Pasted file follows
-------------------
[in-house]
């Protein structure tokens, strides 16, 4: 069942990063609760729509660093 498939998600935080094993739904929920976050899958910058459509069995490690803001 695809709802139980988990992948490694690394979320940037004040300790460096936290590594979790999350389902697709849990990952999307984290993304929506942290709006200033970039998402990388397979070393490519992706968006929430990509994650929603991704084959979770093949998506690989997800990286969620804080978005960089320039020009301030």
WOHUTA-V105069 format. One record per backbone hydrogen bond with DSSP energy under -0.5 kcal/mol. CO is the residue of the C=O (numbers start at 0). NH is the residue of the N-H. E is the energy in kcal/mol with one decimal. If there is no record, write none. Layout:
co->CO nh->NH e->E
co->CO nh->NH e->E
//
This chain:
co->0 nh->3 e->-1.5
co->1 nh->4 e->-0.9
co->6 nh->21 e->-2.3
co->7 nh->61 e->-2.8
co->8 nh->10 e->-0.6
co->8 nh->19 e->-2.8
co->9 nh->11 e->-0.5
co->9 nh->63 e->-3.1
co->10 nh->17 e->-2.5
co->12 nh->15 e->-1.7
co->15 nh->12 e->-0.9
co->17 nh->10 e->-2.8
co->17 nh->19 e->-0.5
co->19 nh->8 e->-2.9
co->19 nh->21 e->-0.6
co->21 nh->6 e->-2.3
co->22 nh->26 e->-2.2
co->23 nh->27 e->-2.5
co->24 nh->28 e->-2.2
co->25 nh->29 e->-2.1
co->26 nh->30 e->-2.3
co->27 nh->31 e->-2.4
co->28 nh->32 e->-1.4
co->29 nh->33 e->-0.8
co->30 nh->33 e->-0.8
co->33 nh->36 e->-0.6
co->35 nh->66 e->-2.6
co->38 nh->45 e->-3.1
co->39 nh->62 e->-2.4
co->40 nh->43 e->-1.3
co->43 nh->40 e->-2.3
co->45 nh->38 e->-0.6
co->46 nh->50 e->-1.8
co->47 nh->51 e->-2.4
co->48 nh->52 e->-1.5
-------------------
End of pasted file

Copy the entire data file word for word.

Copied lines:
[in-house]
């Protein structure tokens, strides 16, 4: 069942990063609760729509660093 498939998600935080094993739904929920976050899958910058459509069995490690803001 695809709802139980988990992948490694690394979320940037004040300790460096936290590594979790999350389902697709849990990952999307984290993304929506942290709006200033970039998402990388397979070393490519992706968006929430990509994650929603991704084959979770093949998506690989997800990286969620804080978005960089320039020009301030």
WOHUTA-V105069 format. One record per backbone hydrogen bond with DSSP energy under -0.5 kcal/mol. CO is the residue of the C=O (numbers start at 0). NH is the residue of the N-H. E is the energy in kcal/mol with one decimal. If there is no record, write none. Layout:
co->CO nh->NH e->E
co->CO nh->NH e->E
//
This chain:
co->0 nh->3 e->-1.5
co->1 nh->4 e->-0.9
co->6 nh->21 e->-2.3
co->7 nh->61 e->-2.8
co->8 nh->10 e->-0.6
co->8 nh->19 e->-2.8
co->9 nh->11 e->-0.5
co->9 nh->63 e->-3.1
co->10 nh->17 e->-2.5
co->12 nh->15 e->-1.7
co->15 nh->12 e->-0.9
co->17 nh->10 e->-2.8
co->17 nh->19 e->-0.5
co->19 nh->8 e->-2.9
co->19 nh->21 e->-0.6
co->21 nh->6 e->-2.3
co->22 nh->26 e->-2.2
co->23 nh->27 e->-2.5
co->24 nh->28 e->-2.2
co->25 nh->29 e->-2.1
co->26 nh->30 e->-2.3
co->27 nh->31 e->-2.4
co->28 nh->32 e->-1.4
co->29 nh->33 e->-0.8
co->30 nh->33 e->-0.8
co->33 nh->36 e->-0.6
co->35 nh->66 e->-2.6
co->38 nh->45 e->-3.1
co->39 nh->62 e->-2.4
co->40 nh->43 e->-1.3
co->43 nh->40 e->-2.3
co->45 nh->38 e->-0.6
co->46 nh->50 e->-1.8
co->47 nh->51 e->-2.4
co->48 nh->52 e->-1.5